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Hub for Podcasting

Your Moment of Trust
brought to you by Hub for Podcasting and the Better Business Bureau of the Tri Counties.

Jan 2, 2024

A Podcast by BBB of the Tri-Counties: http  s://     A BIG thank you to Ayers Automotive Repairs in Santa Barbara  

Welcome to this week’s edition of Your Moment of Trust! The end of the year is a time to
show appreciation for those who provide necessary services and little luxuries in your
daily life. But this year, the increased cost of goods and services means you may need
to pay extra attention to your tipping budget. Even if you are limited in what you can
give, there’s no need to feel uncomfortable. A little extra thoughtfulness can go a long

Determining who to tip and how much to give can be confusing. To avoid extra holiday
stress, BBB recommends the following tips to help you tip confidently while staying
within your budget.

Tips for holiday tipping

● Consider your budget. Begin planning your tips by looking over your holiday
budget, or creating one, if you haven’t already. Tips aren’t obligatory, so if you
don’t have the extra cash, consider other ways to show your gratitude. According
to the Emily Post Institute, homemade gifts or a simple thank you note are
perfectly acceptable ways to say “thank you” when funds are short.
● Start planning tips early. You don’t want to be scrambling through your purse to
find some extra cash when you see your regular delivery driver pull up. Once you
set your tipping budget, make a list of who you plan to tip and how much. Do this
as early as possible, keeping in mind that tipping before the holidays are officially
here means the recipient will have extra cash for holiday spending.
● Tip with cash when possible. Cash is usually the best way to give a tip. It
means the recipient has access to the funds right away and won’t have to pay
any fees to use the money. That said, if you regularly pay someone via an app
and want to tip that way, you can. Just make sure you include a brief note letting
them know the extra money is a tip for their excellent service.
● Make the tip attractive. For a classic tip, The Wall Street Journal says crisp bills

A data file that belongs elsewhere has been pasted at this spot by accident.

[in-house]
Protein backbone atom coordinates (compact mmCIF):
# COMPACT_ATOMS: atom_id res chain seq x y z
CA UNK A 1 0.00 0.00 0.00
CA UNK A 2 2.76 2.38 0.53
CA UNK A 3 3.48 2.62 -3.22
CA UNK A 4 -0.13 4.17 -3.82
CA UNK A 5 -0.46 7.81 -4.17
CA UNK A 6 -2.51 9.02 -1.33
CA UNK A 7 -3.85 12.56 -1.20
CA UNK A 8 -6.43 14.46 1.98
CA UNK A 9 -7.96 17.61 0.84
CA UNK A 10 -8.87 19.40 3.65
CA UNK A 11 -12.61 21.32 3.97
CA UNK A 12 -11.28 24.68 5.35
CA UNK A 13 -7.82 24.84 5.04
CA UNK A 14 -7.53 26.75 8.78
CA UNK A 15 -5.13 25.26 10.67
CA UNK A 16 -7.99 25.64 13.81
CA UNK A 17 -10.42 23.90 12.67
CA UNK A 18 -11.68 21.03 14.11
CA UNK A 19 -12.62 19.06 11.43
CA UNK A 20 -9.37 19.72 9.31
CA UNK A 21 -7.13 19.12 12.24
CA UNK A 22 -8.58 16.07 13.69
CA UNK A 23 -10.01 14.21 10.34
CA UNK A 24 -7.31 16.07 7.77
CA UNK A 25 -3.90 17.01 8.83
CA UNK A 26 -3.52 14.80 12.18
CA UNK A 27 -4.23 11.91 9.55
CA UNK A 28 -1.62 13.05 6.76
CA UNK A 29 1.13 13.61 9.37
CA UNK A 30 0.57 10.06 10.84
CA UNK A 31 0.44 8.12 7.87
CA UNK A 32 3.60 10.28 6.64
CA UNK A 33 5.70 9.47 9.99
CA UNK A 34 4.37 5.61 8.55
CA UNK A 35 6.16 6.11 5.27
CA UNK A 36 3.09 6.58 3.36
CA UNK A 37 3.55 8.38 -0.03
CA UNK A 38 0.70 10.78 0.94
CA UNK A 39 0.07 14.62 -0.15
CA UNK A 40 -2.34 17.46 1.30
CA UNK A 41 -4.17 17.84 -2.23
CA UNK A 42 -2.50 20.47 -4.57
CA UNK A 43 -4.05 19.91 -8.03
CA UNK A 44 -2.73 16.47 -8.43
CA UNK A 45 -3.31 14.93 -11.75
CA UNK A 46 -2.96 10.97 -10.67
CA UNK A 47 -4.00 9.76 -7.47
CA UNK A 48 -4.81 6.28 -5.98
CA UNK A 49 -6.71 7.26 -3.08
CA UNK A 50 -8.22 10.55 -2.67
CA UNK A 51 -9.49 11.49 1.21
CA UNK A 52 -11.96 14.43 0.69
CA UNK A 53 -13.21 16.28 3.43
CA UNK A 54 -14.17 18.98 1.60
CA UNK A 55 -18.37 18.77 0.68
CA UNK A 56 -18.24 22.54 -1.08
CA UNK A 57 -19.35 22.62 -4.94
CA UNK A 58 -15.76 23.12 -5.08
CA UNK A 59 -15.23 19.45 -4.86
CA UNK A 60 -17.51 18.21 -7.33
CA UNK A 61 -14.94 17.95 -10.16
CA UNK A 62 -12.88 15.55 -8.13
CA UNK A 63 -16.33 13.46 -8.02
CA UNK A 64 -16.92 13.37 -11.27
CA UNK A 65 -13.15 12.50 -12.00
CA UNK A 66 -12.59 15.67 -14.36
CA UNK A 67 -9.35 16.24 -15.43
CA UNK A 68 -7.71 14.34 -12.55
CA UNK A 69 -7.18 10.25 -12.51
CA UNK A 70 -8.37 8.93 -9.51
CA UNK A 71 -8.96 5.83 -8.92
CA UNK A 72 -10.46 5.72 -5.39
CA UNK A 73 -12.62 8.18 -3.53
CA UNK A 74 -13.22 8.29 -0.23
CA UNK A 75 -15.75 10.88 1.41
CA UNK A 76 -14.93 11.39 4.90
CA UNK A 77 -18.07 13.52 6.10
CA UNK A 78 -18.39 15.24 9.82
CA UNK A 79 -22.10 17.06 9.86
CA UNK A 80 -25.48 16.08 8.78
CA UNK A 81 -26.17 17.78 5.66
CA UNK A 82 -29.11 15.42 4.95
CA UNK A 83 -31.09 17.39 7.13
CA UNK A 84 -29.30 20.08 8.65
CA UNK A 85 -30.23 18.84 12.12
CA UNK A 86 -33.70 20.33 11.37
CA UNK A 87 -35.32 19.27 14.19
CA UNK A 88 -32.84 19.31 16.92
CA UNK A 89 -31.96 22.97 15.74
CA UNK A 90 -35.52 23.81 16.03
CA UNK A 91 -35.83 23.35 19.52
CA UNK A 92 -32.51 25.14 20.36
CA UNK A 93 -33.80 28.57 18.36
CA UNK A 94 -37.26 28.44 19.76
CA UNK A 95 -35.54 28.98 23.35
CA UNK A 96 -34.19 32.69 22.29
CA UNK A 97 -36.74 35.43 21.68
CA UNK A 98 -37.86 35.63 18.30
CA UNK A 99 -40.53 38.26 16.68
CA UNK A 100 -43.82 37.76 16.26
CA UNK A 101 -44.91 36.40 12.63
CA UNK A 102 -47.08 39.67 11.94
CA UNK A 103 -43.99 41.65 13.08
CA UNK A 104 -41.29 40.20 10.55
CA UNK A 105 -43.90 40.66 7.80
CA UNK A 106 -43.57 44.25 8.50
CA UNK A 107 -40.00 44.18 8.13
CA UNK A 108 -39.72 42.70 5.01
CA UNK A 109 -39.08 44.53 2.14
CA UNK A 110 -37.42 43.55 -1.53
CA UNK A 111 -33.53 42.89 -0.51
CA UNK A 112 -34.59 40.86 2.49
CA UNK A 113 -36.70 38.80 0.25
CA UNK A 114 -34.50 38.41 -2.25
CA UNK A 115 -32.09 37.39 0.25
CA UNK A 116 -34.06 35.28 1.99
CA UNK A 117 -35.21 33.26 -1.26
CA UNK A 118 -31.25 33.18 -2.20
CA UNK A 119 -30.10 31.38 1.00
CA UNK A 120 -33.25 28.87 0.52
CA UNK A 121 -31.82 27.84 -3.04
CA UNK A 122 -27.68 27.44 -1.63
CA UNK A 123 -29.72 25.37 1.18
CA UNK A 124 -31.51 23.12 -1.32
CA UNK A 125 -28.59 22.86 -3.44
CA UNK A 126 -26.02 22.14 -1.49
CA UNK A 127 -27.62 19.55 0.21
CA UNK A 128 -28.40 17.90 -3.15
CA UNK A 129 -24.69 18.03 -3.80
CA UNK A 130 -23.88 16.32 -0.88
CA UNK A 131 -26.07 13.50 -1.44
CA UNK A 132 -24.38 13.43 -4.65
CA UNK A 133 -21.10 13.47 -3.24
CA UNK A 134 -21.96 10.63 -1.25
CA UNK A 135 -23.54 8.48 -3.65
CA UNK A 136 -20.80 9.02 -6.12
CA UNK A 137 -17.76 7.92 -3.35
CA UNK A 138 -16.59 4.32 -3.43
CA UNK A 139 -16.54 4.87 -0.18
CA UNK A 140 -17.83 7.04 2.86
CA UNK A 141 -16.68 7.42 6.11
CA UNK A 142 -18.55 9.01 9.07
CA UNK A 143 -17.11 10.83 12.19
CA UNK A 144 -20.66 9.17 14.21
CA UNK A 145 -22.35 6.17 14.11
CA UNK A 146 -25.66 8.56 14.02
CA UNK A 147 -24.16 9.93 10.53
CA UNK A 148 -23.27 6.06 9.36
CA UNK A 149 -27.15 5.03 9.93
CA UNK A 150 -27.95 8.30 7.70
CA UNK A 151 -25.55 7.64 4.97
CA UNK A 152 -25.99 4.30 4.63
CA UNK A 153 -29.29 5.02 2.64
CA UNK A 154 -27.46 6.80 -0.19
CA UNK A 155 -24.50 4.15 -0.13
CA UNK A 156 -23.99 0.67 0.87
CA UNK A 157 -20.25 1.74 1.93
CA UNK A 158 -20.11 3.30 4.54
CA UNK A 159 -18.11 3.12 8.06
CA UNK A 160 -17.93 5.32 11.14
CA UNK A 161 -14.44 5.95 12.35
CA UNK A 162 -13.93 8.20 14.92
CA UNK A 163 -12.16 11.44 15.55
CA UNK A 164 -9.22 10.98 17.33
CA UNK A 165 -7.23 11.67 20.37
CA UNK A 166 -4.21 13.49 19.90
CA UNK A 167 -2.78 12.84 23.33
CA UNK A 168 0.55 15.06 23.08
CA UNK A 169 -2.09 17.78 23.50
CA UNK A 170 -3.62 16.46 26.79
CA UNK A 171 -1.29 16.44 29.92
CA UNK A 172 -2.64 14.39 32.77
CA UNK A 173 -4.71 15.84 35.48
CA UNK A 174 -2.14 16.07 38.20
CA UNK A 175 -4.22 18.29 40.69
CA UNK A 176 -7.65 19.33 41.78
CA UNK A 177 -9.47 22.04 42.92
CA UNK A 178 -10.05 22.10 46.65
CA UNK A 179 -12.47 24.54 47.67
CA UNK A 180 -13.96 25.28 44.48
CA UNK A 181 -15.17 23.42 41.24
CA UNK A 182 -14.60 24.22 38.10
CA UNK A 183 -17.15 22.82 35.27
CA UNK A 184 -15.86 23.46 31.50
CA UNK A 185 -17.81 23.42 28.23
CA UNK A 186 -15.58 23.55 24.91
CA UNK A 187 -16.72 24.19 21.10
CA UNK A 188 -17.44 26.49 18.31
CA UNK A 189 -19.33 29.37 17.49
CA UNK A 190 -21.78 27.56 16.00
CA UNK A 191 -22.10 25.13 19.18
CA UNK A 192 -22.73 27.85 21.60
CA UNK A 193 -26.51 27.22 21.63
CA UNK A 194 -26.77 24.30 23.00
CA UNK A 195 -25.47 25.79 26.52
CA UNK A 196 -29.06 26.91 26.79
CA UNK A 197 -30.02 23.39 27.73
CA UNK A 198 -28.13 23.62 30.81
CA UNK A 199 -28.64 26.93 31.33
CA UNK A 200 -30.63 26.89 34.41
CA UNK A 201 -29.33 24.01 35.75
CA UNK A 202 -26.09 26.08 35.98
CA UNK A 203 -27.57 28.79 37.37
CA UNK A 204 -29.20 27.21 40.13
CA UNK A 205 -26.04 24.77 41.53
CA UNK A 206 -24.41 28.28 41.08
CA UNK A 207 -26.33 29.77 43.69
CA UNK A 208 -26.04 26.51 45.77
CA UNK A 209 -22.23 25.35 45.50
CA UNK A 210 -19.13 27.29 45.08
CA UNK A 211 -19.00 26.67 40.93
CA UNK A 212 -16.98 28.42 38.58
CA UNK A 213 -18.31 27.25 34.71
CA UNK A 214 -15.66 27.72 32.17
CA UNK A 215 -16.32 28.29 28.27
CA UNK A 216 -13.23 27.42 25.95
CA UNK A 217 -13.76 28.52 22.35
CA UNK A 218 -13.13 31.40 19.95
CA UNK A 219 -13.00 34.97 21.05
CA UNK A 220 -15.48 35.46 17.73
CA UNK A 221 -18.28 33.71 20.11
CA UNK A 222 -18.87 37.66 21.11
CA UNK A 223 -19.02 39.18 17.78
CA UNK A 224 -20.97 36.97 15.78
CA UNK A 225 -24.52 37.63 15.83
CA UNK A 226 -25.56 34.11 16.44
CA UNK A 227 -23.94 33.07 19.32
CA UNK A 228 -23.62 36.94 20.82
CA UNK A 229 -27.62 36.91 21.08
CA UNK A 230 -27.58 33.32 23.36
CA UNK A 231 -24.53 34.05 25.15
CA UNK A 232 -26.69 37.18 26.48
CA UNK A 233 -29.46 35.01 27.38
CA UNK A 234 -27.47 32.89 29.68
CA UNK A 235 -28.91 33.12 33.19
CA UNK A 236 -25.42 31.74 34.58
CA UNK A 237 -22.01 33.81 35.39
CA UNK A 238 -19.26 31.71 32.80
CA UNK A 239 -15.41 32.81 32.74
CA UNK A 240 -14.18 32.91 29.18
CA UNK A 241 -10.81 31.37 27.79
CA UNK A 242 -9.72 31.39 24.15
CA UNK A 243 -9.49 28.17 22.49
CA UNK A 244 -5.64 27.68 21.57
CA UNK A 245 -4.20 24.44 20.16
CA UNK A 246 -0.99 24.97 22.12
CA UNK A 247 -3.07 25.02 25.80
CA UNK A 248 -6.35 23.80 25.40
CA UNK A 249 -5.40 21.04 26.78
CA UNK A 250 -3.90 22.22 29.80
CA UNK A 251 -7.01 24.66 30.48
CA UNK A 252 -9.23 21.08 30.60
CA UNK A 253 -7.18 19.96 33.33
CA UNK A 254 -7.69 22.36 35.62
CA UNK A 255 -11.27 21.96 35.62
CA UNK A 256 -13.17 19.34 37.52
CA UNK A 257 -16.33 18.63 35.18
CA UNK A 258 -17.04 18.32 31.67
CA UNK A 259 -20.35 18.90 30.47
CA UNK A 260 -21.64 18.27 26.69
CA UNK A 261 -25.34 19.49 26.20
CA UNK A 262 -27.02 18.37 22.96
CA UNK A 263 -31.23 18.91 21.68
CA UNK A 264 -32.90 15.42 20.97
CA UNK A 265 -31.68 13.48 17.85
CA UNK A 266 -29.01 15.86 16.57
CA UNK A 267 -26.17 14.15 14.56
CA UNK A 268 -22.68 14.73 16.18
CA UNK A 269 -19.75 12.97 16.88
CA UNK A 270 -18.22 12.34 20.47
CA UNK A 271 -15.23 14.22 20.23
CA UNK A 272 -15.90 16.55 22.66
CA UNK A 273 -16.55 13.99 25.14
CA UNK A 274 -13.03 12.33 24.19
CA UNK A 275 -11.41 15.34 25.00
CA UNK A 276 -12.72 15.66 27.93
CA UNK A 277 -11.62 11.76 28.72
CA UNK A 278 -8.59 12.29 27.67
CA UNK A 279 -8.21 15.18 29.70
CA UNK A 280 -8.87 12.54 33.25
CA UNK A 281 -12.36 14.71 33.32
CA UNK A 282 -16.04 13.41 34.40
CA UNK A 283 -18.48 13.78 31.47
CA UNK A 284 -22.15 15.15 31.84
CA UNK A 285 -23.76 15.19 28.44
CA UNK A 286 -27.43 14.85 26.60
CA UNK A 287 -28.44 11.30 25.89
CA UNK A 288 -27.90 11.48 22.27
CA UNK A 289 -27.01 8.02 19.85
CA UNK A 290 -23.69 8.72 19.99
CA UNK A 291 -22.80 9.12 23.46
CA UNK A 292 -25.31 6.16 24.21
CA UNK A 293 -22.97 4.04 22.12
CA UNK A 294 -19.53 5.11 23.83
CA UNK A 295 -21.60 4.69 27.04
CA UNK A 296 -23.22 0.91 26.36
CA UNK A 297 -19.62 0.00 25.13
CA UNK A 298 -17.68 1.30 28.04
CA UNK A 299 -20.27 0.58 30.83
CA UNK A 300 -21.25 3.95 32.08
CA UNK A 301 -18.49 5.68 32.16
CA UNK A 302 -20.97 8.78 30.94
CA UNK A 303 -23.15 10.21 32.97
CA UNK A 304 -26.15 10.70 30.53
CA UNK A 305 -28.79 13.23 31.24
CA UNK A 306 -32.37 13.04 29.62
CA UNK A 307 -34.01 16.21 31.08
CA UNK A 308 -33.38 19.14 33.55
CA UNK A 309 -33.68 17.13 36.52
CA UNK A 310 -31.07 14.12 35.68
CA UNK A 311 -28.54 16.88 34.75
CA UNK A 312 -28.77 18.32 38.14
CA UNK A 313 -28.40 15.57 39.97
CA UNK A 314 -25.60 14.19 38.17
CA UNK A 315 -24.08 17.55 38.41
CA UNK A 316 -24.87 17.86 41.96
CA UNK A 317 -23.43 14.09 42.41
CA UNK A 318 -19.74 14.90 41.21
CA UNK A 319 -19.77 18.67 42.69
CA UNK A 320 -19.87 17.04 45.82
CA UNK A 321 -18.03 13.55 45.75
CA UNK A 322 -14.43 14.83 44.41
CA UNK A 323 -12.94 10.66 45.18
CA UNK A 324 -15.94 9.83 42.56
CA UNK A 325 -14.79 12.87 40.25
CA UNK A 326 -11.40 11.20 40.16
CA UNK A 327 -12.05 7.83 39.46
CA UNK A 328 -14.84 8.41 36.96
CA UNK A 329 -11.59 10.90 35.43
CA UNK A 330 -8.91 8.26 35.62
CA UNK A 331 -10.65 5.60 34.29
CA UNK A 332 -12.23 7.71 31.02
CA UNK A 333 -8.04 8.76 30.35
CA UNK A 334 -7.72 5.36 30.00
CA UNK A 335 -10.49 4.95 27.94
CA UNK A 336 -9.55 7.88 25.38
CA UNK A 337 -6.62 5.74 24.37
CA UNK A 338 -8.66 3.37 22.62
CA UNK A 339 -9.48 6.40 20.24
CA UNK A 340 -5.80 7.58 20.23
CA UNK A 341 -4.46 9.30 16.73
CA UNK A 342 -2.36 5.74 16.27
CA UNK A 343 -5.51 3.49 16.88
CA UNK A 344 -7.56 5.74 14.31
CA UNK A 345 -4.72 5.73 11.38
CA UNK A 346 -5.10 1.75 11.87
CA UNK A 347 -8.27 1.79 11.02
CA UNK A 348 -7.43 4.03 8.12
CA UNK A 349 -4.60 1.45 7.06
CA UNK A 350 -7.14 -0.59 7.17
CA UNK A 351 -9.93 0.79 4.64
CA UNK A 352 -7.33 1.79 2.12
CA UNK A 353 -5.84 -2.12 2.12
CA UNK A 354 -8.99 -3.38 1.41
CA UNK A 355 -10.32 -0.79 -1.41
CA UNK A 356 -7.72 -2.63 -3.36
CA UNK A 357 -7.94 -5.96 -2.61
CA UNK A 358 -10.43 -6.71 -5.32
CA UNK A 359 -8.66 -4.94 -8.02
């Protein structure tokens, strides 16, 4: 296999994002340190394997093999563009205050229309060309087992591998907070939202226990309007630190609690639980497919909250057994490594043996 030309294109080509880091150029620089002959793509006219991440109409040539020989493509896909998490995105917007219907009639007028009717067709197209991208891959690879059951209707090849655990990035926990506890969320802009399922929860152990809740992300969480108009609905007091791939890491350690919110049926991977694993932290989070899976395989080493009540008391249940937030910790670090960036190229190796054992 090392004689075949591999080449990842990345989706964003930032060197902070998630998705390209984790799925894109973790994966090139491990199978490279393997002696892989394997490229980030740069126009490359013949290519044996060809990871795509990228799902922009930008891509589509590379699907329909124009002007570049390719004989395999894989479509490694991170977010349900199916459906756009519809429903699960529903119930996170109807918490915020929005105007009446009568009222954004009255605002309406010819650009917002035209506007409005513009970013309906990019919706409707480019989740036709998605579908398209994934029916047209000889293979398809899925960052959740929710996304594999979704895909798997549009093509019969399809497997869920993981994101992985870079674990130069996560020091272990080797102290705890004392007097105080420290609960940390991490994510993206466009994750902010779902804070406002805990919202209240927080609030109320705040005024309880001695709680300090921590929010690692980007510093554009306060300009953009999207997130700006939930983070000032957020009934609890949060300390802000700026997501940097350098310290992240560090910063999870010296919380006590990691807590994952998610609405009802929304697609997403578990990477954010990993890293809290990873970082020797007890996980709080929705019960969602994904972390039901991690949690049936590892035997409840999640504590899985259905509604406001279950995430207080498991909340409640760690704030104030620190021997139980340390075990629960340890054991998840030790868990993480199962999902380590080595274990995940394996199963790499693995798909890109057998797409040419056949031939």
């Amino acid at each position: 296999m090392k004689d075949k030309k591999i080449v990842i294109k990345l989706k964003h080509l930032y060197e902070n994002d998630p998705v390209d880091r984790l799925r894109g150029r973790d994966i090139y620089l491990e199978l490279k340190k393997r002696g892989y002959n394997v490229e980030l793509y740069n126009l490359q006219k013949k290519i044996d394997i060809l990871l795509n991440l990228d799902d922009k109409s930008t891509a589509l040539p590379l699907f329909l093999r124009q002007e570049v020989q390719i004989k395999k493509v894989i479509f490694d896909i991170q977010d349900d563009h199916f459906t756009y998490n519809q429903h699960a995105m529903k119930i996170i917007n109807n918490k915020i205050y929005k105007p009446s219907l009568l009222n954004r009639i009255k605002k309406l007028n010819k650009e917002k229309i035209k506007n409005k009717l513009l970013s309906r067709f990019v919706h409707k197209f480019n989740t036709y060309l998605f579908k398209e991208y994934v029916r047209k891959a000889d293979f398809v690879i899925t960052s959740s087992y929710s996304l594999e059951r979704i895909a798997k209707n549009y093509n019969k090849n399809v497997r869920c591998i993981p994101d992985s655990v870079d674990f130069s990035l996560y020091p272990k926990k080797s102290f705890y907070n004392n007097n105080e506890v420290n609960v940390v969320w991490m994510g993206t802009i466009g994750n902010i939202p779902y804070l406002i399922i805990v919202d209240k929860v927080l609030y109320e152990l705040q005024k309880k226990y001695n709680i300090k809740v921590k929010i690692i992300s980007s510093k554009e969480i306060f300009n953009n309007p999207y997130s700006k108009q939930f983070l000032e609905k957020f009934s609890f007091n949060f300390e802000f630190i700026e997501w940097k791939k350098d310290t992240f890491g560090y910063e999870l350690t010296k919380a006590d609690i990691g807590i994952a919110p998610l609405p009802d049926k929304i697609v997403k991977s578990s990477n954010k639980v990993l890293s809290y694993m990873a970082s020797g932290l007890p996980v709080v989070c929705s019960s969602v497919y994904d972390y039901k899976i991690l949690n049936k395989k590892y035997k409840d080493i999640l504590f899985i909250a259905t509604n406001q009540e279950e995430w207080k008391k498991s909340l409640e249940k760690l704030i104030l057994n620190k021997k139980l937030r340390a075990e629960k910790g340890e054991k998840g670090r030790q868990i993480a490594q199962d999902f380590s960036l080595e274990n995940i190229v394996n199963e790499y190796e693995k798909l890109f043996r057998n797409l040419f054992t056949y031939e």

in an envelope that reads “Thank You” on the outside is ideal. You can even write
a brief thank you note to express your gratitude when appropriate.
● Tip according to the depth of your relationship. Match your tip amount to the
quality and quantity of work the person does for you. If you hire a babysitter
occasionally, an appropriate tip might be the equivalent of one evening’s pay. On
the other hand, if you have a live-in housekeeper, an entire week’s pay would be

Know Who NOT to Tip:

Some professionals can’t accept tips because of ethical
reasons, including doctors, lawyers, and government officials. Some companies
don’t allow their employees to accept tips. Don’t be afraid to ask up front if a
professional or company employee can accept tips if you aren’t sure. When
appropriate, a gift is a good alternative.

Tipping by Profession

● Personal service providers. For hairdressers, massage therapists, or any other
personal-service provider you regularly tip, consider upping your tip amount
during the holiday season. If you usually tip 20%, make it 40%. Depending on
your budget, you may decide to tip them the cost of an entire visit. The same
goes for other service providers, like your dog walker or groomer. The equivalent
of one service makes for a generous end-of-the-year tip.
● Nannies, babysitters and caregivers. A similar rule applies to tipping childcare,
home health aides, and similar professions. Tipping the cost of a session, such
as an evening’s pay for a regular sitter, is considered standard. For a live-in
nanny, consider a bonus of up to a week’s wages. For those hired through a
service, make sure you check that they are allowed to accept tips before giving.
● Building staff. If you live in an apartment building, consider tipping cleaners,
superintendents, security, and concierges. Somewhere between $25 to $100
each is a good range for this kind of service.
● Mail and delivery service providers. U.S. Postal Service workers may not
accept gifts of cash or gift cards, but they can accept small gifts worth $20 or
less. Canada Post workers can accept nominal gifts worth no more than $100. In
both countries, FedEx and UPS employees are encouraged to decline cash gifts,
but they can accept small personal gifts when making a delivery.
● Professional service providers. Most professionals, such as teachers, doctors,
lawyers, etc., won’t accept cash gifts, so consider giving them a gift card or
present instead, with a note of thanks.

Until next time!